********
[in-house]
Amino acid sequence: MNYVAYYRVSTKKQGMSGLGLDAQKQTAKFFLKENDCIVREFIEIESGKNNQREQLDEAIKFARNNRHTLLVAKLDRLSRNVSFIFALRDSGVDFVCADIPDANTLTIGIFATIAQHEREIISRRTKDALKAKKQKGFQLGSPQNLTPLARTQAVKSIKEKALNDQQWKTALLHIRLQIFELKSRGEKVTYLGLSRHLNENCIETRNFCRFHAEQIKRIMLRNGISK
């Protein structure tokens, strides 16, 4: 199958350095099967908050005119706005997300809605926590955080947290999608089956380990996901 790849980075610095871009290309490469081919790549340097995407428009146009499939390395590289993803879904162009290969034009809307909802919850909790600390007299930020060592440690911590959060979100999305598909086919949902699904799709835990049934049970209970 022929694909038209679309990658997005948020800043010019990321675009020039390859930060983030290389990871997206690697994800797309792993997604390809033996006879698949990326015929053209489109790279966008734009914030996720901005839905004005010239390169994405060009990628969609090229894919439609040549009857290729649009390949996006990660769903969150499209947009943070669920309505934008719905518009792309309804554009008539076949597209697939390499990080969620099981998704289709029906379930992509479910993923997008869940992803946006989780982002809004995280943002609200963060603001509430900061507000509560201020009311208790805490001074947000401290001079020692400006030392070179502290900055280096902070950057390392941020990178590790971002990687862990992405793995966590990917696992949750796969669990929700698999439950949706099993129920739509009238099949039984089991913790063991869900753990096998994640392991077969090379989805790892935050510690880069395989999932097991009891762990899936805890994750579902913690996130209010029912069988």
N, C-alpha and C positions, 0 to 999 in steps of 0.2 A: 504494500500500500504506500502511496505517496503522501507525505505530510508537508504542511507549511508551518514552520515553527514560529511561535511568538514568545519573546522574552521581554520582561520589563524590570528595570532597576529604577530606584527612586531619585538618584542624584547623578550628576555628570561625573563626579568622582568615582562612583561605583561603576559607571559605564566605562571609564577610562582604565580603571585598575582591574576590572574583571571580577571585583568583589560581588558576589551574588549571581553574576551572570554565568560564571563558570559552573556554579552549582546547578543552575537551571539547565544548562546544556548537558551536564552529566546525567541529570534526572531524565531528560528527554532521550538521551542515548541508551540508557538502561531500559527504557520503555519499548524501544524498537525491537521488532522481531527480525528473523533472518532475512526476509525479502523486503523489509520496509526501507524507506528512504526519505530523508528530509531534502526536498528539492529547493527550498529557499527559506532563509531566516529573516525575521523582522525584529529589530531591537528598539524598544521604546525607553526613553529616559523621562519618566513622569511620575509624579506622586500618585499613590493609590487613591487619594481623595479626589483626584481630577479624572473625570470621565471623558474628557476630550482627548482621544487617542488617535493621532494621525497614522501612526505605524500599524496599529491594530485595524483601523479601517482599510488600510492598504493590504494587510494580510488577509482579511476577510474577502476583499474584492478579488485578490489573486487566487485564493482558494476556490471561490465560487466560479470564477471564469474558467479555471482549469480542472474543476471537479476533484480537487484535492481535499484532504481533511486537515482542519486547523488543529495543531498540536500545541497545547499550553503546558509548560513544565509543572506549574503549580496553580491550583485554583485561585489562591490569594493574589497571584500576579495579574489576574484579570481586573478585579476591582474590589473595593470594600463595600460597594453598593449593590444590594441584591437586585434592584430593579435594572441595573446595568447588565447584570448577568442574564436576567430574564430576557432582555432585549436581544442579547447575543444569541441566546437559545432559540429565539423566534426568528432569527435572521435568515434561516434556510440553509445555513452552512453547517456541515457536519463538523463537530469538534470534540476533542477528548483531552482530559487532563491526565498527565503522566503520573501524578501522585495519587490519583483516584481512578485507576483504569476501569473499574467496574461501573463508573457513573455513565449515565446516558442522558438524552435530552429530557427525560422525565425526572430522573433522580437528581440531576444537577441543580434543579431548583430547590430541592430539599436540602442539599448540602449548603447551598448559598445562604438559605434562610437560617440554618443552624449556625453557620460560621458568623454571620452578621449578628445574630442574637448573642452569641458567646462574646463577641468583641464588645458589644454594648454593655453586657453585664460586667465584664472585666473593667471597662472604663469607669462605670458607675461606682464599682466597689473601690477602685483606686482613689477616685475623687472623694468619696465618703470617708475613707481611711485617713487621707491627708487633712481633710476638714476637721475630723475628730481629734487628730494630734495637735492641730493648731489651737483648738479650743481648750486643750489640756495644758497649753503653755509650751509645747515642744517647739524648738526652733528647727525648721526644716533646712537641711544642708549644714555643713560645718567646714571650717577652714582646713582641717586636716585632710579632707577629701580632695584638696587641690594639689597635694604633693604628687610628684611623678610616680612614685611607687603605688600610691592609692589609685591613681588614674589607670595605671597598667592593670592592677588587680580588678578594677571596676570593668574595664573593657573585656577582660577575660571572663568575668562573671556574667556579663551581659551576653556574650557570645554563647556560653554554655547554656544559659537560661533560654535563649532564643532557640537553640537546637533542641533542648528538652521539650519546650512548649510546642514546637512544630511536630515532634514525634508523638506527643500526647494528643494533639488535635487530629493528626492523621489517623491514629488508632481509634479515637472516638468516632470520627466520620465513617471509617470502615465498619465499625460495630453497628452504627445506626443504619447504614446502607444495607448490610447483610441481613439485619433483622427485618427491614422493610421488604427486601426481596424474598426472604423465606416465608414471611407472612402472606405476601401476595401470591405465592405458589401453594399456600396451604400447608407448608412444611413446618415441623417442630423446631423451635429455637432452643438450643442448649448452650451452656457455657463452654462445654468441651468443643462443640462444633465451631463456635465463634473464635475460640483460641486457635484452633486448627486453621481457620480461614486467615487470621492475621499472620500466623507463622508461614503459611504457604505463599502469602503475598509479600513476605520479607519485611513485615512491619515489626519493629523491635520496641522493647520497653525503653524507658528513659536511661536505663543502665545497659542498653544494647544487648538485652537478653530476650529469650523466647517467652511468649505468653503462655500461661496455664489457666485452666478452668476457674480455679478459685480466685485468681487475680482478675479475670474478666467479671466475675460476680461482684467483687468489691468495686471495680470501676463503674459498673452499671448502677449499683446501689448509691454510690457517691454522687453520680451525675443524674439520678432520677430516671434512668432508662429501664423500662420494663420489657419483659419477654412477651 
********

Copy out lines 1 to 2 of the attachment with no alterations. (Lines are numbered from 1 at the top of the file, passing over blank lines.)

[in-house]
Amino acid sequence: MNYVAYYRVSTKKQGMSGLGLDAQKQTAKFFLKENDCIVREFIEIESGKNNQREQLDEAIKFARNNRHTLLVAKLDRLSRNVSFIFALRDSGVDFVCADIPDANTLTIGIFATIAQHEREIISRRTKDALKAKKQKGFQLGSPQNLTPLARTQAVKSIKEKALNDQQWKTALLHIRLQIFELKSRGEKVTYLGLSRHLNENCIETRNFCRFHAEQIKRIMLRNGISK